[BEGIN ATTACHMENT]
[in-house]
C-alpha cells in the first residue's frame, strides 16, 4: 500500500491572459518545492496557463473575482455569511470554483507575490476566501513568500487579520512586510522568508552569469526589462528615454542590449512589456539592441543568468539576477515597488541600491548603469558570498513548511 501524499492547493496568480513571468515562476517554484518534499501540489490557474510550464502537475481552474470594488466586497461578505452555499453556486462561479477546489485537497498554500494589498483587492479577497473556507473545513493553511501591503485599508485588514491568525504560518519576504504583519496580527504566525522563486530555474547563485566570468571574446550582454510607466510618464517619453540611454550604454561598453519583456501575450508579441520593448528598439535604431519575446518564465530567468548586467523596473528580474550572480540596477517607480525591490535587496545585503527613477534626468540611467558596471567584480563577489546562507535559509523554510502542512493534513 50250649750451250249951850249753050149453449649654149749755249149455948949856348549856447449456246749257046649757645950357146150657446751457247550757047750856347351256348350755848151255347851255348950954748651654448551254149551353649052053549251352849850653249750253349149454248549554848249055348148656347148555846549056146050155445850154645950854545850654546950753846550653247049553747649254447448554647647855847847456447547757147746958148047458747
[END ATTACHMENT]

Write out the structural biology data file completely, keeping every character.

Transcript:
[in-house]
C-alpha cells in the first residue's frame, strides 16, 4: 500500500491572459518545492496557463473575482455569511470554483507575490476566501513568500487579520512586510522568508552569469526589462528615454542590449512589456539592441543568468539576477515597488541600491548603469558570498513548511 501524499492547493496568480513571468515562476517554484518534499501540489490557474510550464502537475481552474470594488466586497461578505452555499453556486462561479477546489485537497498554500494589498483587492479577497473556507473545513493553511501591503485599508485588514491568525504560518519576504504583519496580527504566525522563486530555474547563485566570468571574446550582454510607466510618464517619453540611454550604454561598453519583456501575450508579441520593448528598439535604431519575446518564465530567468548586467523596473528580474550572480540596477517607480525591490535587496545585503527613477534626468540611467558596471567584480563577489546562507535559509523554510502542512493534513 50250649750451250249951850249753050149453449649654149749755249149455948949856348549856447449456246749257046649757645950357146150657446751457247550757047750856347351256348350755848151255347851255348950954748651654448551254149551353649052053549251352849850653249750253349149454248549554848249055348148656347148555846549056146050155445850154645950854545850654546950753846550653247049553747649254447448554647647855847847456447547757147746958148047458747